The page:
Monday, October 17, 2005

Agorism Contra Marxism, part 6

[This continues a multi-part summary of known existing portions of Samuel Edward Konkin III’s unfinished book Agorism Contra Marxism, which began, and ended, its serialization in Strategy of the New Libertarian Alliance #2, 1982-83.]

Libertarian Class Analysis

Marx’s class analysis, with its recurring problem of the cross-class nature of statists and anti-statists, lies in shreds. Clearly, oppression exists, but another class model is needed to explain how it works.

The Libertarian Class Model advanced by Murray N. Rothbard is based on the relation of the individual to the State, which springs from Franz Oppenheimer’s paradigm of the evolution of the State. The sweep of history, Oppenheimer wrote, was a long account of the parasitic class continually transforming itself with new religions and ideologies to justify its existence and repeatedly hoodwink the productive class into serving it. As SEK3 explained:

“Today the State uses democracy (victim participation in his own plunder), liberalism (leash the State to make it more palatable), conservatism (unleash the State against ‘enemies’ — commies or capitalists, perverts or straights, heretics or orthodox believers, difference 1 or difference 2), and other nostrums, snake-oil or anti-concepts to beguile its victims into accepting continued plunder (taxation), murder (war and execution), and slavery (conscription and taxation again).”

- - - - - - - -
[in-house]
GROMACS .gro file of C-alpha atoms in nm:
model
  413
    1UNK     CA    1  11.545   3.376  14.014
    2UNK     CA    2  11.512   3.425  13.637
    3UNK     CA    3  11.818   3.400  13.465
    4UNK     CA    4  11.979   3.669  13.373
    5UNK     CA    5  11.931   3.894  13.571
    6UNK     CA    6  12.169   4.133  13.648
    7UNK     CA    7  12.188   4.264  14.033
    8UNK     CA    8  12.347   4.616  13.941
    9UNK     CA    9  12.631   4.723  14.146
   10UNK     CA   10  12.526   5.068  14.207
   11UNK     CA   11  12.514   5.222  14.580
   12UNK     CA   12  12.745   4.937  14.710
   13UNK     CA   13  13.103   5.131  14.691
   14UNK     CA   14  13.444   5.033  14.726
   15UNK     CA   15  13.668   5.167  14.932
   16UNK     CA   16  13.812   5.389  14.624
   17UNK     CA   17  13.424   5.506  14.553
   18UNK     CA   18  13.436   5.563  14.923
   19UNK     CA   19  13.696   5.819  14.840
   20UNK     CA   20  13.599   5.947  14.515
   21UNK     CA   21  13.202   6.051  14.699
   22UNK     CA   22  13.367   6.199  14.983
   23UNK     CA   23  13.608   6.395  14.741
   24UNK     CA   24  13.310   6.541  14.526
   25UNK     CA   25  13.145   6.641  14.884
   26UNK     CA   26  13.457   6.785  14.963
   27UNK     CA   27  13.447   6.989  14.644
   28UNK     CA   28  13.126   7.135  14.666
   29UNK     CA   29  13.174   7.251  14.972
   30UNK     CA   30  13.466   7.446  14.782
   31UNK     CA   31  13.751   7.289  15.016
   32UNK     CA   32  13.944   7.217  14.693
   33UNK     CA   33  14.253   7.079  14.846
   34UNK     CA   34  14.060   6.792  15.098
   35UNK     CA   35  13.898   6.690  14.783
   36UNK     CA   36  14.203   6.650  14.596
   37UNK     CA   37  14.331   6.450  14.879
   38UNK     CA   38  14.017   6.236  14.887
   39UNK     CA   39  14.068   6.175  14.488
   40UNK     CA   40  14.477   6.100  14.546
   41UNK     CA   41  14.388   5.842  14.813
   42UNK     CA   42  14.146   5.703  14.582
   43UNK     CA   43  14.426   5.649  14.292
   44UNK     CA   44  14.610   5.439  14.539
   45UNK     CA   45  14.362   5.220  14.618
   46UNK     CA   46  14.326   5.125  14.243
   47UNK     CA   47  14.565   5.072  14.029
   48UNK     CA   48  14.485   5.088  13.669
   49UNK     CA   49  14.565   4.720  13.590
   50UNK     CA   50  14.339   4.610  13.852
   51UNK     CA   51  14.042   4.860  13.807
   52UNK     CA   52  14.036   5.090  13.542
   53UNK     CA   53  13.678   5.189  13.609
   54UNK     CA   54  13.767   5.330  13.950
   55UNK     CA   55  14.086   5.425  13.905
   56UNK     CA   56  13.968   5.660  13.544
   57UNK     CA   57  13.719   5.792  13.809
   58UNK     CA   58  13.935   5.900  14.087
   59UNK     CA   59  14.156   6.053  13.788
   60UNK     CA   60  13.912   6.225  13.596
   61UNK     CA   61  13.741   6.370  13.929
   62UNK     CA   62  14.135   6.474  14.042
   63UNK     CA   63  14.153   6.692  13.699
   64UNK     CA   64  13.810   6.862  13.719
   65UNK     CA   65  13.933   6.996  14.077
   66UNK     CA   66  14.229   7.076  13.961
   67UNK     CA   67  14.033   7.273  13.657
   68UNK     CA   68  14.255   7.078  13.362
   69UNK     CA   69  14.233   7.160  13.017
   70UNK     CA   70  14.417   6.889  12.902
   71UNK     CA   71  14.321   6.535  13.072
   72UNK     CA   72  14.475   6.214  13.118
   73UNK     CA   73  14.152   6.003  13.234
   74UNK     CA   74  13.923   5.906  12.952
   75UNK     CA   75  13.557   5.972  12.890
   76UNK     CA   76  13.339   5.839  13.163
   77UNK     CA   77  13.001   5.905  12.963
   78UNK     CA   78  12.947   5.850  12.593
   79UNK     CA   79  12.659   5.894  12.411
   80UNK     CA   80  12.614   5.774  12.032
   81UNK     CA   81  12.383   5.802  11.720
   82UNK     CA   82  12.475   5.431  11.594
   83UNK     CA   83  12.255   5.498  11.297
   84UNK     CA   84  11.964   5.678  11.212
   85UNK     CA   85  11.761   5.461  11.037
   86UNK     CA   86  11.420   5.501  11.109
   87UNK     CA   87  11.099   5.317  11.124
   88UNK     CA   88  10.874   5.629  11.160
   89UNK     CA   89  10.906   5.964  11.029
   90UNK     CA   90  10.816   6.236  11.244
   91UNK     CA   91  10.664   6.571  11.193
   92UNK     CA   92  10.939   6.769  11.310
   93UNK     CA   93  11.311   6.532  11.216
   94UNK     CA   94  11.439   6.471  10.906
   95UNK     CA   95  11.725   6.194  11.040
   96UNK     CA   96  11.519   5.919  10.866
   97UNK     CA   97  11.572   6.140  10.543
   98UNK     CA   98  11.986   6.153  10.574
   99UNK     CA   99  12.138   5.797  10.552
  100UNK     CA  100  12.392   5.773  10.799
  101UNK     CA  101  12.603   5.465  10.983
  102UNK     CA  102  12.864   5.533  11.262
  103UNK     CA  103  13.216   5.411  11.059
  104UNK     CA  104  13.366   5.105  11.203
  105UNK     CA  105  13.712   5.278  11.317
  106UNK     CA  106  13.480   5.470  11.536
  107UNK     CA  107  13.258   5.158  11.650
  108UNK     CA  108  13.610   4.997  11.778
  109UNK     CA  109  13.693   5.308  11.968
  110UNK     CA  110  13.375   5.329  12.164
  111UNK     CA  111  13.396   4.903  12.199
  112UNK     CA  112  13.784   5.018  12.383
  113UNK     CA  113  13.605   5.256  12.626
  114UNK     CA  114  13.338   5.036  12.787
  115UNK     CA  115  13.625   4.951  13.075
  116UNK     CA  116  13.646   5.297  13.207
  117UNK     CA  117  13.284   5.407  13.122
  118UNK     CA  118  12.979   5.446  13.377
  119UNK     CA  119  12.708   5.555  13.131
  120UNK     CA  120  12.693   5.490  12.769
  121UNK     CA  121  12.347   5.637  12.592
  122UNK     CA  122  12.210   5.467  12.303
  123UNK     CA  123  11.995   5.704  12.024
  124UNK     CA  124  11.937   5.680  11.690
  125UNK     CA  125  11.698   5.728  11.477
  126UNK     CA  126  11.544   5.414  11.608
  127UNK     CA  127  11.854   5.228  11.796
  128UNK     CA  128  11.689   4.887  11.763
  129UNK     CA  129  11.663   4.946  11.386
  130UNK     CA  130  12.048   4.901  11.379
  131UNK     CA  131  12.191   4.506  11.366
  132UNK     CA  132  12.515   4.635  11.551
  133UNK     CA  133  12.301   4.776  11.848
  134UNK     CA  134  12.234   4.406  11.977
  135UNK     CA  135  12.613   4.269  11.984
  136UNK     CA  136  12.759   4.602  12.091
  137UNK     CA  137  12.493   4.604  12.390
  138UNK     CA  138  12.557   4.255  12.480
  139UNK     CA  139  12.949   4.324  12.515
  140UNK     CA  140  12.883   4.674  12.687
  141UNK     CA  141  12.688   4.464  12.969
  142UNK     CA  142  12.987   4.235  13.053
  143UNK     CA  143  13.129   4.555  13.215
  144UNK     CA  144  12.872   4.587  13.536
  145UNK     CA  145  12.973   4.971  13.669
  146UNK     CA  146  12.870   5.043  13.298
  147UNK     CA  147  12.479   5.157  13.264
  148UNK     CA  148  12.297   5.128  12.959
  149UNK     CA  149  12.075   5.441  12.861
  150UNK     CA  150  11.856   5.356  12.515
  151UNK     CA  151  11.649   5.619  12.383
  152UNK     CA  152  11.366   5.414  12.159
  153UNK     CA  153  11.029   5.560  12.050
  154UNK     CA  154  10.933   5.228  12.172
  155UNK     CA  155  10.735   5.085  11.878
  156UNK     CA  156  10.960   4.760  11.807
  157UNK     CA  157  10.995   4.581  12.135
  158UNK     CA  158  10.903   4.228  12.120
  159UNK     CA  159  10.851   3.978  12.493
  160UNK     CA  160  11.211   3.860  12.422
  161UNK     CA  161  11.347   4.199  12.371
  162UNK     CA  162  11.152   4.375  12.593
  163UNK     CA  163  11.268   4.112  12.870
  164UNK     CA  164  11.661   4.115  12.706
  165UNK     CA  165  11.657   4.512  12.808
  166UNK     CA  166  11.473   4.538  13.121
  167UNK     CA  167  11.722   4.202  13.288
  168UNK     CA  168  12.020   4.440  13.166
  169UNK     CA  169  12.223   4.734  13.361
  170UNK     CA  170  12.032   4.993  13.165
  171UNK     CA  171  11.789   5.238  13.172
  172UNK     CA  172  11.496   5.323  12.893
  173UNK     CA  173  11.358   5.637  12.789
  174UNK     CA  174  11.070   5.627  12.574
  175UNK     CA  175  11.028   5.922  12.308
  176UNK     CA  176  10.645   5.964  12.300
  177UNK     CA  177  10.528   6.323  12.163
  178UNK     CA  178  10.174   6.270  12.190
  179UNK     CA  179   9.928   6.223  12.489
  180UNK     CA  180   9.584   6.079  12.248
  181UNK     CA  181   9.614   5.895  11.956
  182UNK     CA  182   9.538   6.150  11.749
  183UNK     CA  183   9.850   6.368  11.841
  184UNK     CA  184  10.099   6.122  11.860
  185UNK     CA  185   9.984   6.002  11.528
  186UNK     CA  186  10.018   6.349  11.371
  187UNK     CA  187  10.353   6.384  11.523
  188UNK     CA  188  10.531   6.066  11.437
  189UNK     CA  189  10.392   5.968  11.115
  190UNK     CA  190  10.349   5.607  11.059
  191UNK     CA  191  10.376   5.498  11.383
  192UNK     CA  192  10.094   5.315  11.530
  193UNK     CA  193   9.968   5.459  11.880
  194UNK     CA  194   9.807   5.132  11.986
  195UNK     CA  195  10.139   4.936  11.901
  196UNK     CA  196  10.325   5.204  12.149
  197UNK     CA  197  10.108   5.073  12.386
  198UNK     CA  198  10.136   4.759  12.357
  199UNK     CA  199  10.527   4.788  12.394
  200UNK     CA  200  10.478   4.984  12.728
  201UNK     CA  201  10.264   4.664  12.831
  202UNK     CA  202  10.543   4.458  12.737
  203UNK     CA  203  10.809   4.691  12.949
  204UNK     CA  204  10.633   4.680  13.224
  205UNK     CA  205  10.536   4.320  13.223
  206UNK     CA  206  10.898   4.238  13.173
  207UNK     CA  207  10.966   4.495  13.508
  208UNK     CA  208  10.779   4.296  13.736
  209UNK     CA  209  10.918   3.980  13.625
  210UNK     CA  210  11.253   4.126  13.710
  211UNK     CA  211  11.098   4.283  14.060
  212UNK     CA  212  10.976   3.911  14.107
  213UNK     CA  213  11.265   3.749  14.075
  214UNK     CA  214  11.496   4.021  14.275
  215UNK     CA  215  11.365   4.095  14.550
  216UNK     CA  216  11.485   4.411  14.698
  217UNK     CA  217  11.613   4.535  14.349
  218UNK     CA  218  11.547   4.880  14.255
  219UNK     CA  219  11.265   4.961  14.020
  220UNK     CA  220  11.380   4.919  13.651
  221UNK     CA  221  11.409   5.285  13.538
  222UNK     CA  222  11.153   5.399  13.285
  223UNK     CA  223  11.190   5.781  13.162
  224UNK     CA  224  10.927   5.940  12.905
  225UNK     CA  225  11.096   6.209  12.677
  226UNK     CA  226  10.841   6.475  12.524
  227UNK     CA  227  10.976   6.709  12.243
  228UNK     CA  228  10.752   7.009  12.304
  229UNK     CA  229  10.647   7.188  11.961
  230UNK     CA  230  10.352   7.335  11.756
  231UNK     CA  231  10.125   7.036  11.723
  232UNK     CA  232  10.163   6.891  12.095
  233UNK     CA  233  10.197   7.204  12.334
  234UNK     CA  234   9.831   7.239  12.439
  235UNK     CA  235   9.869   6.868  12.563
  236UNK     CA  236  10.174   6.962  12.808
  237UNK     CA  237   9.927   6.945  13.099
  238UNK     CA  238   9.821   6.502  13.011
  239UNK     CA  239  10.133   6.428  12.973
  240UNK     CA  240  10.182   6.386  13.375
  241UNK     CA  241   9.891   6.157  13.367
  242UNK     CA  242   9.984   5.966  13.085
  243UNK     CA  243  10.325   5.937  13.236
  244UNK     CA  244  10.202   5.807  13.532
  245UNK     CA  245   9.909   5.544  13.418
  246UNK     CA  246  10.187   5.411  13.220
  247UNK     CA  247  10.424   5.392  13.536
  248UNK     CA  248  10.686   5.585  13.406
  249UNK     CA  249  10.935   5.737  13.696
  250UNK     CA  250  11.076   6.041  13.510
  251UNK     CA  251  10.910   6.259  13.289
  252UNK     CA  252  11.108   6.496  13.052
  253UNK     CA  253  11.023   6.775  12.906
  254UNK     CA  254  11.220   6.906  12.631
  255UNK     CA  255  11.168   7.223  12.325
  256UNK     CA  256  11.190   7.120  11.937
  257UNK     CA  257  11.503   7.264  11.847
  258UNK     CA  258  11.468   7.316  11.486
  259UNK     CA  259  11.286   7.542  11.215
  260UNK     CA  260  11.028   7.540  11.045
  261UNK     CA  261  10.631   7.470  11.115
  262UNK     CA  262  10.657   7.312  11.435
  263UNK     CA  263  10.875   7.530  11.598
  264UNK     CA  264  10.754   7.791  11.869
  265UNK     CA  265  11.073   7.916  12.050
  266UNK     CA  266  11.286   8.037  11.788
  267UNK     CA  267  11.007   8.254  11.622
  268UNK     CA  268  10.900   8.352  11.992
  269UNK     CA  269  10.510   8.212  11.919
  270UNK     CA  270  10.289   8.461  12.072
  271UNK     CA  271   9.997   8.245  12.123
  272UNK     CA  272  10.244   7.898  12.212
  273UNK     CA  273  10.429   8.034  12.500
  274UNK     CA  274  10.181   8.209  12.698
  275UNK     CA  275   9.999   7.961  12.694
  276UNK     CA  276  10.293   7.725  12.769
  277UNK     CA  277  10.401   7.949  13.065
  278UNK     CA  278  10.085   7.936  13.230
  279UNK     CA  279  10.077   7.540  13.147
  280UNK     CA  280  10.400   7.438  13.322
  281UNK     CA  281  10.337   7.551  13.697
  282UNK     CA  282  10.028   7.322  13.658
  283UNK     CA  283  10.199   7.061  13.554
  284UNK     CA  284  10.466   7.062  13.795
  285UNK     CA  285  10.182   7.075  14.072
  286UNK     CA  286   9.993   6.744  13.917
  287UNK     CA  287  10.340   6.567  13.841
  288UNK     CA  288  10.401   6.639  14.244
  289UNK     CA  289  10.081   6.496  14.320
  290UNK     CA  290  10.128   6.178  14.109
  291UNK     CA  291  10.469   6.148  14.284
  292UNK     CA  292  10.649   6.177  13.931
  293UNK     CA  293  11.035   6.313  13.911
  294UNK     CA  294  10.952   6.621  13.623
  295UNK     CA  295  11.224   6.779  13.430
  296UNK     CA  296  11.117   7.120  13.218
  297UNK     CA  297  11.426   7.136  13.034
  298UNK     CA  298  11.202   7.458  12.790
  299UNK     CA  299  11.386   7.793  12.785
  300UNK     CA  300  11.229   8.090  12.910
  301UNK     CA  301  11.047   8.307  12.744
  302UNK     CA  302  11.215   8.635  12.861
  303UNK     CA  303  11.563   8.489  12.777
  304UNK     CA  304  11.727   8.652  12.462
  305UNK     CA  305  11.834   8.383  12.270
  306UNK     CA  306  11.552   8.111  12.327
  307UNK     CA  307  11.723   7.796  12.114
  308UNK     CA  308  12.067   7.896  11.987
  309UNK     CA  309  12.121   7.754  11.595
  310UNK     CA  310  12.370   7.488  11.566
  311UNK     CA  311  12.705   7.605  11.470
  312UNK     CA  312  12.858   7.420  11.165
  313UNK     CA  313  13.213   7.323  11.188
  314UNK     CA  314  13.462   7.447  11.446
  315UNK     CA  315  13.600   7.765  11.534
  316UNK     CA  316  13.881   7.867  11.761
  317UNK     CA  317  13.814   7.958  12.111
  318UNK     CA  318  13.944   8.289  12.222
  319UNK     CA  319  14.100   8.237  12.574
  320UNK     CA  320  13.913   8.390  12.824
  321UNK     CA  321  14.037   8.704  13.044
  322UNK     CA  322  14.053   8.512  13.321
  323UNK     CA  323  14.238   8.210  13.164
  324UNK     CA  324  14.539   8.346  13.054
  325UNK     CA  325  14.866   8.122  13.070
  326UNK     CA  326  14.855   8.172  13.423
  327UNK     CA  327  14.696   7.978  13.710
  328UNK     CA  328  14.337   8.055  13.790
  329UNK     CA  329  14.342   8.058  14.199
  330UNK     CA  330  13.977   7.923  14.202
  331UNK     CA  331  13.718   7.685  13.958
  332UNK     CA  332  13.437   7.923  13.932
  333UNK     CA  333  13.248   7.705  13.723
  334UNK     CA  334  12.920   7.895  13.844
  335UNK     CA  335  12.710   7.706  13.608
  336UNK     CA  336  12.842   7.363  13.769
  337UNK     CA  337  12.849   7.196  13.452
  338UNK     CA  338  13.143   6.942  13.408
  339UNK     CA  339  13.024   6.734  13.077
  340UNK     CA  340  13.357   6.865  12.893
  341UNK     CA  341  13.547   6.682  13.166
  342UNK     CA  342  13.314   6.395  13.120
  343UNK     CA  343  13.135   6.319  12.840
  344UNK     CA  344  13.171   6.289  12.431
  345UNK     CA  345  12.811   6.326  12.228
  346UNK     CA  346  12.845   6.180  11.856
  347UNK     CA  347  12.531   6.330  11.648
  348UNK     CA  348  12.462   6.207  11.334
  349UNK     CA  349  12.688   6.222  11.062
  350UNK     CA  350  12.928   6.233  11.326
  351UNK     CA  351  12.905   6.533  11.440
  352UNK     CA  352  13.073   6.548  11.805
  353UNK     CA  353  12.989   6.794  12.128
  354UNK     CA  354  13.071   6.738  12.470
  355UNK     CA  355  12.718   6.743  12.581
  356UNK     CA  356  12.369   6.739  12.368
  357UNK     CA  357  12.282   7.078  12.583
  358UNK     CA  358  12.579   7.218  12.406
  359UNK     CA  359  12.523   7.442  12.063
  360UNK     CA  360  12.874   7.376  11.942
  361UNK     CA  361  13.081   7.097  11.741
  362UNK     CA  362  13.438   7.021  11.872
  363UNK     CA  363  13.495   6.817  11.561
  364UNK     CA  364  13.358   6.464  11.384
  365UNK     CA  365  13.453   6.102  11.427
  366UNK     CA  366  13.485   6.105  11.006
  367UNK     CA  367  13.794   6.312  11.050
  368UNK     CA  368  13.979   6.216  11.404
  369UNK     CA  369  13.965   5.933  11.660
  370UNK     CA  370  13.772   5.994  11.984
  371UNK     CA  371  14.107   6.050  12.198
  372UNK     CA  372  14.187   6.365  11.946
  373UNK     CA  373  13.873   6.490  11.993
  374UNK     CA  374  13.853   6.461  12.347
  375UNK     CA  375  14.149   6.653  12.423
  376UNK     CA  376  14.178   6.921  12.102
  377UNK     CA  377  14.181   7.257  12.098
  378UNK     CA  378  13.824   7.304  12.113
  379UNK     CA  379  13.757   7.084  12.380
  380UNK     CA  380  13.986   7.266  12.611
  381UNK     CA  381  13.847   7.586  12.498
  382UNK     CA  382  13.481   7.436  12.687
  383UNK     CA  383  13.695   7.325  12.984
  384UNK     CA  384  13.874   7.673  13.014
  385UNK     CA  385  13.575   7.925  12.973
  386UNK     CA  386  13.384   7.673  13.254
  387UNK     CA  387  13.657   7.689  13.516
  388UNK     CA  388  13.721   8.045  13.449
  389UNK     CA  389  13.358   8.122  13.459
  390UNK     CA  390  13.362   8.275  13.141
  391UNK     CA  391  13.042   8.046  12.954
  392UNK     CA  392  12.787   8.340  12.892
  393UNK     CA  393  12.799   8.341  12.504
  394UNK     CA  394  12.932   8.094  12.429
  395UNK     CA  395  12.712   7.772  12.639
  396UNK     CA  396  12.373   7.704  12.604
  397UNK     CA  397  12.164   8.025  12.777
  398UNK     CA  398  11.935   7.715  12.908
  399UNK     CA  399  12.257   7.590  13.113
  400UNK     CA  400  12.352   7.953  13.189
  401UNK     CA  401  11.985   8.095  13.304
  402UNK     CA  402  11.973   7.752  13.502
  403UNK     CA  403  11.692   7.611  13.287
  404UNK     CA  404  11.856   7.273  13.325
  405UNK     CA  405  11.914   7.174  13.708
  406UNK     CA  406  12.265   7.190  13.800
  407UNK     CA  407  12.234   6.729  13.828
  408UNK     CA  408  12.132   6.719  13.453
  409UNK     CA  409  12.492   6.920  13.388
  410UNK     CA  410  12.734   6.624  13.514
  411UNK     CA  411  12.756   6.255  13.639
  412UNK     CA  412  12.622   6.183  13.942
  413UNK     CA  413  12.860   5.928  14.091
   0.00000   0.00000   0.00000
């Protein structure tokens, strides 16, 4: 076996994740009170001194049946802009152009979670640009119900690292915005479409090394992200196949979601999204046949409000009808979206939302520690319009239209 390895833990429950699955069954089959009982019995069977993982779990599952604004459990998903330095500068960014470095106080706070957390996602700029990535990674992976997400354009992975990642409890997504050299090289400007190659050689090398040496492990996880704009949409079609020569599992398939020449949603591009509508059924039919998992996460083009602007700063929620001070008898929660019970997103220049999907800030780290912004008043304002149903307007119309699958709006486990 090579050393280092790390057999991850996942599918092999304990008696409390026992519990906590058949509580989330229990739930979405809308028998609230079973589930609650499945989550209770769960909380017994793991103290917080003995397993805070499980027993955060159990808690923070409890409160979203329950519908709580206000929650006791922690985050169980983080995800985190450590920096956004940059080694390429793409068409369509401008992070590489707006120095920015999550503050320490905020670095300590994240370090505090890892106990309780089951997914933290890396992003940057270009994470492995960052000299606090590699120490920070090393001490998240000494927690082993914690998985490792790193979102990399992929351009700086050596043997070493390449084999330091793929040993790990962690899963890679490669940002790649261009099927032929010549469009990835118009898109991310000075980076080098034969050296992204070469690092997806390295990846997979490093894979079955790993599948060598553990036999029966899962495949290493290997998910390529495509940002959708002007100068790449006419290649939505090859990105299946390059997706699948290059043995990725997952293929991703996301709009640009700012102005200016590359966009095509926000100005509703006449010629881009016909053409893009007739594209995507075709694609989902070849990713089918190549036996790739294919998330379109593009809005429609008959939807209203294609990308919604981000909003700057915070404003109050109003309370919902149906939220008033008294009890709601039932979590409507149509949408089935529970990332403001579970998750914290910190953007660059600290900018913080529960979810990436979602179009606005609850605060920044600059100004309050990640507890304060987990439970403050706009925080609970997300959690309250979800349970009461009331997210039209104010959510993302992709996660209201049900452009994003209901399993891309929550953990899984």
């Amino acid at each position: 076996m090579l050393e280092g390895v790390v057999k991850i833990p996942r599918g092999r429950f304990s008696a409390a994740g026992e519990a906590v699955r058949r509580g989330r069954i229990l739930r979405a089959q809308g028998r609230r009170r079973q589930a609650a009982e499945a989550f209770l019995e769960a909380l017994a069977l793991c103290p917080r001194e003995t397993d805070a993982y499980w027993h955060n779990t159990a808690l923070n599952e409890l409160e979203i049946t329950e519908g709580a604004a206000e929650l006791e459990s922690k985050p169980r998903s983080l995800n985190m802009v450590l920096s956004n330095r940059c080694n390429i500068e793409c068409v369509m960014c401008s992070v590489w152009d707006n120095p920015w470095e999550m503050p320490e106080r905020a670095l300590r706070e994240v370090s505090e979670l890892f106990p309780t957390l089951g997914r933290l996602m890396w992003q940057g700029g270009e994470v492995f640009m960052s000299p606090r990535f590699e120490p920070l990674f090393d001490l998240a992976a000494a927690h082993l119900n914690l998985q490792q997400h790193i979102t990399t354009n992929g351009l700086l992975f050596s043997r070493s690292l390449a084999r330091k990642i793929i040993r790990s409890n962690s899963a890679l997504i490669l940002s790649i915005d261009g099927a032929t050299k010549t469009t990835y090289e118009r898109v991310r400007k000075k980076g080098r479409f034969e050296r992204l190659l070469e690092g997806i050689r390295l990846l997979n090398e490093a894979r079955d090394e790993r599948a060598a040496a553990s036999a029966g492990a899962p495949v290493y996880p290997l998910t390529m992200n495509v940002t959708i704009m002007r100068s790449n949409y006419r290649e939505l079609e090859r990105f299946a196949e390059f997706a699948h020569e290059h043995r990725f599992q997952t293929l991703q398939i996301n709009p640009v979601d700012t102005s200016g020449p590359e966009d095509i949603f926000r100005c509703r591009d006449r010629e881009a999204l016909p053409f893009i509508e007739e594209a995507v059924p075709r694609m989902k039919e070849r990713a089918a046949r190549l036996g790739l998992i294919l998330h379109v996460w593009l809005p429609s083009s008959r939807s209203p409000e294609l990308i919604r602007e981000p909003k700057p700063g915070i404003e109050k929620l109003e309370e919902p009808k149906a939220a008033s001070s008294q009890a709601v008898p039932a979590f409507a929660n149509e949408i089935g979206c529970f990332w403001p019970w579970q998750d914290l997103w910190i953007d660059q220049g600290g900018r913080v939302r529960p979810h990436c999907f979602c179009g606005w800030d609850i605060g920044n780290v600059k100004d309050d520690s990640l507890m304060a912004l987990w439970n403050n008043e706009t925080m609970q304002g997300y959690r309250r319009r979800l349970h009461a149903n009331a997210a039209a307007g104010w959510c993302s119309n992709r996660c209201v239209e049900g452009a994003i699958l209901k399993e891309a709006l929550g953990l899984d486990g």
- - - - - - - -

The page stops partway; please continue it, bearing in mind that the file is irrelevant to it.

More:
Socialism, including Marxist variants, is just another dogma used to justify the State’s existence, and it is one of the most appealing.

Almost all libertarians accept that the State divides society into two classes: those who gain by the existence of the State and those who lose. Most libertarians also agree that society would be better off if the State were eliminated or at least shrunk significantly. But despite efforts of the late Rothbard and others to raise libertarian class consciousness, most American libertarians seem to find discussion of class theory offensive, “impolite,” and “not respectable.” They appear to believe that only right-wing kooks and commies talk about ruling classes and class structures. Nevertheless, efforts to expand Libertarian Class Theory into a comprehensive model have continued.

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At 6:23 AM, Blogger Vache Folle said...

Dividing the world into parasites and hosts may be useful for some purposes, but it may also obscure important differences. The GS-1 that cleans up at the Dept of Labor benefits from the State but not nearly as much as or in the same way as the well heeled industrialist that reaps big government contracts. A public school teacher lives on the state, but he is very different from a careeer politician or a K street lobbyist.

At 7:35 AM, Blogger Wally Conger said...

Patience, Vache. There are important differences within both the parasitic and productive classes, which will be discussed shortly, when SEK3 details the much more comprehensive Agorist Class Theory.

At 11:39 AM, Anonymous Anonymous said...

Post-Modern Society contains two politically potent classes: 1) The Credentialed Magnates and 2) The Productive Contributors. Some of the Magnates may be, from time to time, productive, as a means of self-fulfillment. Many of the Contributors would become Magnates, if only circumstances were different. The Magnates may usually be recognized as members of prestige organizations, who attend formal dinners where they give each other prizes. The Tax Collector maintains the all-important lists of the Contributors. Magnates seldom find themselves demoted to the permanent status of Contributors, but, when it happens, the rending of garments and the weeping are disturbing to the charitable and delightful to the envious. (It is better to die a baby!)


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